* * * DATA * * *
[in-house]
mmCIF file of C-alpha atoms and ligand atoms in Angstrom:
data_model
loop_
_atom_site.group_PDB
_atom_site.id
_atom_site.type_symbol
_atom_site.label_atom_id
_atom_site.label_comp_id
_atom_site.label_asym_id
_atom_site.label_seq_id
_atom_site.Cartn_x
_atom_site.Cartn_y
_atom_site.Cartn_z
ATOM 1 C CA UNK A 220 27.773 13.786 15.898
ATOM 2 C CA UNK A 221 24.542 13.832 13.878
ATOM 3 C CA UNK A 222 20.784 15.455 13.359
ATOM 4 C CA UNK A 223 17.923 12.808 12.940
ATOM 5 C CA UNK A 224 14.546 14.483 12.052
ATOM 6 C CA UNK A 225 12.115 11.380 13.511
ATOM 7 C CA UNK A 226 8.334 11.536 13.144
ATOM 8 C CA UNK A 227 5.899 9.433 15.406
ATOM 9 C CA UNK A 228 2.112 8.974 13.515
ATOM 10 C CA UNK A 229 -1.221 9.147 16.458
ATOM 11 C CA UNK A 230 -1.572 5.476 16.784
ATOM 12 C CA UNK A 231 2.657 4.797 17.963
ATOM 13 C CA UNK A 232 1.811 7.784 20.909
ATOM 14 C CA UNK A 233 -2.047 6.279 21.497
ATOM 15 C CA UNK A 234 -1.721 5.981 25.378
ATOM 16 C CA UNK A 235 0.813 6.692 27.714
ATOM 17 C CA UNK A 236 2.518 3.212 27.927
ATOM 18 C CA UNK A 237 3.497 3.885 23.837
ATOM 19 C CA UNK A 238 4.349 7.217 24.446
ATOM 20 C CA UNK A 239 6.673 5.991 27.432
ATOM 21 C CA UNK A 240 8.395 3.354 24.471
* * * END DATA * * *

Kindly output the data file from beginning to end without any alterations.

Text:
[in-house]
mmCIF file of C-alpha atoms and ligand atoms in Angstrom:
data_model
loop_
_atom_site.group_PDB
_atom_site.id
_atom_site.type_symbol
_atom_site.label_atom_id
_atom_site.label_comp_id
_atom_site.label_asym_id
_atom_site.label_seq_id
_atom_site.Cartn_x
_atom_site.Cartn_y
_atom_site.Cartn_z
ATOM 1 C CA UNK A 220 27.773 13.786 15.898
ATOM 2 C CA UNK A 221 24.542 13.832 13.878
ATOM 3 C CA UNK A 222 20.784 15.455 13.359
ATOM 4 C CA UNK A 223 17.923 12.808 12.940
ATOM 5 C CA UNK A 224 14.546 14.483 12.052
ATOM 6 C CA UNK A 225 12.115 11.380 13.511
ATOM 7 C CA UNK A 226 8.334 11.536 13.144
ATOM 8 C CA UNK A 227 5.899 9.433 15.406
ATOM 9 C CA UNK A 228 2.112 8.974 13.515
ATOM 10 C CA UNK A 229 -1.221 9.147 16.458
ATOM 11 C CA UNK A 230 -1.572 5.476 16.784
ATOM 12 C CA UNK A 231 2.657 4.797 17.963
ATOM 13 C CA UNK A 232 1.811 7.784 20.909
ATOM 14 C CA UNK A 233 -2.047 6.279 21.497
ATOM 15 C CA UNK A 234 -1.721 5.981 25.378
ATOM 16 C CA UNK A 235 0.813 6.692 27.714
ATOM 17 C CA UNK A 236 2.518 3.212 27.927
ATOM 18 C CA UNK A 237 3.497 3.885 23.837
ATOM 19 C CA UNK A 238 4.349 7.217 24.446
ATOM 20 C CA UNK A 239 6.673 5.991 27.432
ATOM 21 C CA UNK A 240 8.395 3.354 24.471